Shironeko has his own calendar.
Shironeko has his own calendar.

America is no stranger to cute animal culture. Memes featuring lolcats have been popular since 2006, Cute Overload spearheaded the cute animal blog movement in a huge way years back, and a cleverly shaved Pomeranian named Boo has more than 3 million fans on Facebook.

Clearly, people really enjoy animals, and the way they have been idolized as a part of Internet culture comes across loud and clear. Simply put, an animal brings a smile to the face of most, and it’s hard to wear a frown when you’re watching a baby lemur happily hold up his arms for a massage.

Leave it to Japan to take something like cute animal culture and put a new spin on it. And the animal celebrities of Japan are quite distinctive.

Shironeko and his cat family are not new to the Internet (English websites have called him “basket cat” because of his propensity for sleeping in baskets), but they are something of a phenomenon. With 540 YouTube videos, a blog and even a Twitter account, it’s apparent that Shironeko and his family members have major presence when it comes to Japanese fans.

Each day, a new video is uploaded of one or several of the cats, although Shiro is featured predominantly. The most popular videos in the series show the cats sitting calmly as their owner stacks fruit on them, dresses them in empty ramen bowls and more. It’s kind of like the Japanese version of Stuff on My Cat, but more bizarre.

Shironeko may have 26,000 YouTube subscribers, but that’s small potatoes compared with Maru, a Scottish Fold who has become so famous that the book about him has been translated into English and published by Harper Collins. Maru has calendars, his own iPhone app and a YouTube channel that boasts 1,195,753 subscribers. Much like Shironeko, these videos feature Maru doing normal cat things such as getting trapped in boxes, attacking the mirror and doing lots of sleeping.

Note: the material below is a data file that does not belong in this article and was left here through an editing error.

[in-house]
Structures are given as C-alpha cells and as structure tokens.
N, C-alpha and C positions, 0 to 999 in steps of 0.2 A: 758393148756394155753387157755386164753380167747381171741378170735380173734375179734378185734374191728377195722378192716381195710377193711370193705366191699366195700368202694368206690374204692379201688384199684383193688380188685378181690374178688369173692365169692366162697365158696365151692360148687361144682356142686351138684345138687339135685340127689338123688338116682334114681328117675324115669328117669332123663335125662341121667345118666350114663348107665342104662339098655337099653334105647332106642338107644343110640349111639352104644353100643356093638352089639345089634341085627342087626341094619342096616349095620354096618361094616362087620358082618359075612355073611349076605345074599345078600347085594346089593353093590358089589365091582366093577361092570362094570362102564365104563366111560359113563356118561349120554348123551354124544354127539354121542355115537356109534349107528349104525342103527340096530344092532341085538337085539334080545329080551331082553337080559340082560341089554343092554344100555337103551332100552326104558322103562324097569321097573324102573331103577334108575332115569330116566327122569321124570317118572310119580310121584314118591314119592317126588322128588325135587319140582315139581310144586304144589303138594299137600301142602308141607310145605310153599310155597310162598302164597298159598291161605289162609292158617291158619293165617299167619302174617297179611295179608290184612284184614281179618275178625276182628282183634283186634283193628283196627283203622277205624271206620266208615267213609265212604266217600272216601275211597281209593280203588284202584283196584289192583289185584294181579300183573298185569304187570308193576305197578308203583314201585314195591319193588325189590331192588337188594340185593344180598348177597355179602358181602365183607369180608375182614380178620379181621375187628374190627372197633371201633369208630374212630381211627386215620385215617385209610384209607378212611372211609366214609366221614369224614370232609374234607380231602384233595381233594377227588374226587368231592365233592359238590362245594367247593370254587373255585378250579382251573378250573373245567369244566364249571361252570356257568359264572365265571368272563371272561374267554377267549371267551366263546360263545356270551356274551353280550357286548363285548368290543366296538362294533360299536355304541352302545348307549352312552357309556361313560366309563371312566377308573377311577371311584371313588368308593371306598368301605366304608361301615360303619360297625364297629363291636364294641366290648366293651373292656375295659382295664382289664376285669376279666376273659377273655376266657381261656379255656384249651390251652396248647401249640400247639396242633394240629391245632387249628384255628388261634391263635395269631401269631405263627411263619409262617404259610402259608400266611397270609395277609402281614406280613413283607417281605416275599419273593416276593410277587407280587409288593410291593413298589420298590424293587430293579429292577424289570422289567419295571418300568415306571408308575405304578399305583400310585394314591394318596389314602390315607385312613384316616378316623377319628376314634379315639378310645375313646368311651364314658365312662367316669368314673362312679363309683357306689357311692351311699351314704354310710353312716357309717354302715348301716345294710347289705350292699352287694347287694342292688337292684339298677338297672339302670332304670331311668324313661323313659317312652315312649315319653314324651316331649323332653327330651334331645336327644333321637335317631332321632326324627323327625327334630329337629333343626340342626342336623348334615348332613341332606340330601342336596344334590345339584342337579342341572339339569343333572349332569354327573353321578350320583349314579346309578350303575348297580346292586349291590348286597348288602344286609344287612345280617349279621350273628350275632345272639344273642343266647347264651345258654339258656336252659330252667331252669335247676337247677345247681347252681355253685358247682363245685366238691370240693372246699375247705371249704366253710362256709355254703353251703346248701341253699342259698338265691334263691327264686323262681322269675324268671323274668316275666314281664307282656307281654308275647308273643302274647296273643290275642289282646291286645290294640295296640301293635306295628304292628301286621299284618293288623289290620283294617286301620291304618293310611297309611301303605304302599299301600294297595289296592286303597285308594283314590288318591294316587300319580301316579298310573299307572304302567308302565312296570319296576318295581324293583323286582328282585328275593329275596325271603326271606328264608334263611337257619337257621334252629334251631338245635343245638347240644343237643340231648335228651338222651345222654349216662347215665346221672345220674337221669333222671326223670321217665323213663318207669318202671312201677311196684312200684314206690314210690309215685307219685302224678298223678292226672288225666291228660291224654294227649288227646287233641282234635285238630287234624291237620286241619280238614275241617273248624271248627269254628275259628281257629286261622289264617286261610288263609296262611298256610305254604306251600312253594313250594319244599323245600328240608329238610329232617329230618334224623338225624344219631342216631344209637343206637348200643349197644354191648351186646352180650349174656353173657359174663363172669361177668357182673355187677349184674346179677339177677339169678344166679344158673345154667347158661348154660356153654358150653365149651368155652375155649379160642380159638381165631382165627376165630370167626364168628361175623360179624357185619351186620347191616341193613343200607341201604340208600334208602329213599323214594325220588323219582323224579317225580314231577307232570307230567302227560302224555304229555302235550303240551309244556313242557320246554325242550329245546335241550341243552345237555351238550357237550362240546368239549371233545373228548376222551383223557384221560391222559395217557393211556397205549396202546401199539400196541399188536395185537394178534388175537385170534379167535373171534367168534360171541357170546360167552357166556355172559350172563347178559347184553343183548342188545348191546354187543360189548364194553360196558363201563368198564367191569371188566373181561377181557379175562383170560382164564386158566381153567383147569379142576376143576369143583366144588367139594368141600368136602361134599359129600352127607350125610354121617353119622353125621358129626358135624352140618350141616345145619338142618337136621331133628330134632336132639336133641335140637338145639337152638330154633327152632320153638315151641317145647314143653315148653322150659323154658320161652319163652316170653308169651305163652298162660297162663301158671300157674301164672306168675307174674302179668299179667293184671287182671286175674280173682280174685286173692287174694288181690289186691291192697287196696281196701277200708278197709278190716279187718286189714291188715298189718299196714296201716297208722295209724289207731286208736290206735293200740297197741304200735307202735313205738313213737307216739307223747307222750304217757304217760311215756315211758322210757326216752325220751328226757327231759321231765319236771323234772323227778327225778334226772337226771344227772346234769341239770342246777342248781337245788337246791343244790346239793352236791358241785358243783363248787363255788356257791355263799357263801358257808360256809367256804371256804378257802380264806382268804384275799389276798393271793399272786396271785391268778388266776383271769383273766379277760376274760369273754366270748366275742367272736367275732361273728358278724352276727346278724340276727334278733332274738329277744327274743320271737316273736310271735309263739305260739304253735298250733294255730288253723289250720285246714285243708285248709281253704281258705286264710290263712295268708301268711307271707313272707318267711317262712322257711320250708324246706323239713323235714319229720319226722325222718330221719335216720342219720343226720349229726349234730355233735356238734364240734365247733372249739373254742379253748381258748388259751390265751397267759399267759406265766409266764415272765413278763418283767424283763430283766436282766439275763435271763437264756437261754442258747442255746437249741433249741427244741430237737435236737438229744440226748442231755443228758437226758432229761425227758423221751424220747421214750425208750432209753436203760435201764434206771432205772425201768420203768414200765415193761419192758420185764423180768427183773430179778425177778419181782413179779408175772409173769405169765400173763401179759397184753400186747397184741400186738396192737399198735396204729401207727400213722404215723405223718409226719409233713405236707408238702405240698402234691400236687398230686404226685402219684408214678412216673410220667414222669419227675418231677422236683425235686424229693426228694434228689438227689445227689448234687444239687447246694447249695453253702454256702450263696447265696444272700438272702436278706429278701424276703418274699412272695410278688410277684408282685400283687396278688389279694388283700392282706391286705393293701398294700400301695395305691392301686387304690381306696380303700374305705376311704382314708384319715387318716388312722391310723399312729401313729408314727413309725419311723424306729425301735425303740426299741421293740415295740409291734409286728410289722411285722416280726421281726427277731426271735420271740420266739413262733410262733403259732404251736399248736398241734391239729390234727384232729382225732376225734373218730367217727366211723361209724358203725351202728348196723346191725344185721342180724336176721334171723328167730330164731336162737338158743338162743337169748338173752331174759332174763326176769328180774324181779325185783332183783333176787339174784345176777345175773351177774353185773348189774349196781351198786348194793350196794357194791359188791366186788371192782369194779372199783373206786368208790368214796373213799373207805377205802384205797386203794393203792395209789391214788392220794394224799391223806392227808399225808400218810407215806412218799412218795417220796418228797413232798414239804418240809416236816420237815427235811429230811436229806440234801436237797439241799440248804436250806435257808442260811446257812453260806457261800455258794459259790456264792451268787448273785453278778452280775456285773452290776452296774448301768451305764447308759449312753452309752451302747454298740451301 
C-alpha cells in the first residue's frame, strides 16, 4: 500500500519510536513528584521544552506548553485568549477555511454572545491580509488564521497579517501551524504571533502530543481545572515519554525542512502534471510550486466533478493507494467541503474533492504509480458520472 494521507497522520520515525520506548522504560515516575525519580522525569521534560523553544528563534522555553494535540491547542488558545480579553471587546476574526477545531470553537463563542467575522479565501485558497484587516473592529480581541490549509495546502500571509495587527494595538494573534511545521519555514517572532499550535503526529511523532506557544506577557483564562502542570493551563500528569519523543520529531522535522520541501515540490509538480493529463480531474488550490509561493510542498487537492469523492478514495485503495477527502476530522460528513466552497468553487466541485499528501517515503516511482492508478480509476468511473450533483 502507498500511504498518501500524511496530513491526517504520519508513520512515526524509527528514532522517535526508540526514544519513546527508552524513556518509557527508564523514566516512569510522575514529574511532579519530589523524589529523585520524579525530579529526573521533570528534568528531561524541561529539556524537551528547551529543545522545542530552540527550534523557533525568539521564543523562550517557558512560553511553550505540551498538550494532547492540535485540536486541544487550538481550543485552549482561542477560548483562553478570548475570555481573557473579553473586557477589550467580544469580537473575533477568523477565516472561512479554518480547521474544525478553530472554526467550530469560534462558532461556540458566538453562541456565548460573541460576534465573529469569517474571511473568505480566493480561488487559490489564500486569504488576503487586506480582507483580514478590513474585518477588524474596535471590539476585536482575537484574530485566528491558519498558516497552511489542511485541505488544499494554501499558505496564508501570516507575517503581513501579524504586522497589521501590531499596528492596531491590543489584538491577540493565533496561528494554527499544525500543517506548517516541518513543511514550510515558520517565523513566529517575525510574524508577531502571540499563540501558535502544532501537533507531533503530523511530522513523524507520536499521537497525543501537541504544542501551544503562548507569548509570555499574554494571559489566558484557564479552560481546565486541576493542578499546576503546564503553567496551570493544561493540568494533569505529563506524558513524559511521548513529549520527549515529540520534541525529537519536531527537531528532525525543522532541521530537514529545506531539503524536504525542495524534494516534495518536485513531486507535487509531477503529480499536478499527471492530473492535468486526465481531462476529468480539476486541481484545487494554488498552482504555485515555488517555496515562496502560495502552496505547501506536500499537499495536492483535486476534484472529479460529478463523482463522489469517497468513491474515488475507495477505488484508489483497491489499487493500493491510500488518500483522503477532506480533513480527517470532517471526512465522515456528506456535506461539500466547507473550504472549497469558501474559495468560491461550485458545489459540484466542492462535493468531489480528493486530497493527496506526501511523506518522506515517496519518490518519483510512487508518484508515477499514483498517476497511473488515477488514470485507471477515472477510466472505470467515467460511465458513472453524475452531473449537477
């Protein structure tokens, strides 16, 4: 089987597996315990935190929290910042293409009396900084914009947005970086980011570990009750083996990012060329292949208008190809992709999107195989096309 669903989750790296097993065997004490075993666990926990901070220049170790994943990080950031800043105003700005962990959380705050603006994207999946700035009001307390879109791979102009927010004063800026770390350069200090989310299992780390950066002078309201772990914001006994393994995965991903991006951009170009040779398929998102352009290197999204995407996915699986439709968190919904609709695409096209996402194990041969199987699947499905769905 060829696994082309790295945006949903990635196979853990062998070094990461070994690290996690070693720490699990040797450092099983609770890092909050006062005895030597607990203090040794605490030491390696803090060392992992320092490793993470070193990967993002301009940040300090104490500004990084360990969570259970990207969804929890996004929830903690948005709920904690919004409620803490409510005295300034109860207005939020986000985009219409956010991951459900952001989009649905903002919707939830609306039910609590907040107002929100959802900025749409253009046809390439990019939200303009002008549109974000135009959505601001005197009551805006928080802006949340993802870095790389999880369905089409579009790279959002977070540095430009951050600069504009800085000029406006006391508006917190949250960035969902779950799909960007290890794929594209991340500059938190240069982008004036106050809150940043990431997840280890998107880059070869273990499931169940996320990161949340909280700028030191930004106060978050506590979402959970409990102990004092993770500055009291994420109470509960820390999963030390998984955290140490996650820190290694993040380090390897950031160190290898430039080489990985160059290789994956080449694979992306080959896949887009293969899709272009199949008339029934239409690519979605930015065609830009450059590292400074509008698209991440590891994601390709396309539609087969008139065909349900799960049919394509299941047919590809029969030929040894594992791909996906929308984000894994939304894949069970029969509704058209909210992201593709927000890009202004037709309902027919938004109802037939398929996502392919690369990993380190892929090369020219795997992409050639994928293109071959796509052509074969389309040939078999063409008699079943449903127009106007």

The obsession extends to parody, such as the band NKB48, a riff on the popular female pop group AKB48. All the members of NKB48 are cats.

Cats are not the only popular animals, though.

Japanese telecommunications business Softbank is well known for its popular commercial series starring the white dog Otousan. And the “actor” who plays him, Kaikun, has his own series of books depicting him exploring Japan.

The history of Japan’s adoration for animals is a long one. Perhaps the most well-known four-legged hero in modern Japanese society was Hachiko the Akita. Hachiko faithfully accompanied his master to and from the train station every morning and evening when he went to work. When his master died at work in the 1920s of a cerebral hemorrhage, Hachiko continued to wait for him at the train station for nine years.

The Japanese consider Hachiko a paragon of loyalty and honored his memory with a statue at Shibuya Station in Tokyo and a yearly gathering.

Is the root of the Japanese love for animals about loyalty, cuteness or both?

“Cute animals are definitely a universal subject of Internet culture, but I think there is a different kind of charm that comes with animal photo blogs, which are far more prevalent in Japan, ” said Brad Kim, editor of the Internet joke database website Know Your Meme.

“In comparison to the many ‘one-hit wonders’ of viral cat videos on YouTube, I think the blog format adds many layers of character to the animal, with a new obstacle or an adventure each day. From Oolong the Pancake Bunny in the ‘90s to the more recent Maru, Hatch-Chan and Shiro, animal blogs run by pet owners have grown into a staple genre of Japanese blogging culture.”

Kim also says that the popularity of blog ranking sites (such as this one, which ranks cat blogs) helps create an environment receptive to animal fandom. This explains so much of the draw for the Japanese, but do American otaku obsessively watch the animal blogs for the same reasons?

Hardcore Japanese animal video fan Stella Wong says that watching these videos gives her a sense of comfort and joy.

“Watching these videos make me feel a sense of pure happiness that a real animal in your home can give you. For someone who’s not allowed to have pets in their household, this is a simple comfort for me. Animals have a way to lure your heart and soul into their lives.”

Since the owners of many Japanese animals like to upload videos of them every day, Wong says, it gives her a sense of being included in their lives. “There’s always a new owner with a cat or a dog to just film whatever they do that’s just normal for them every day. I feel like I’m being invited to someone’s house to watch over their pet.”

Do you have a favorite Japanese animal blog?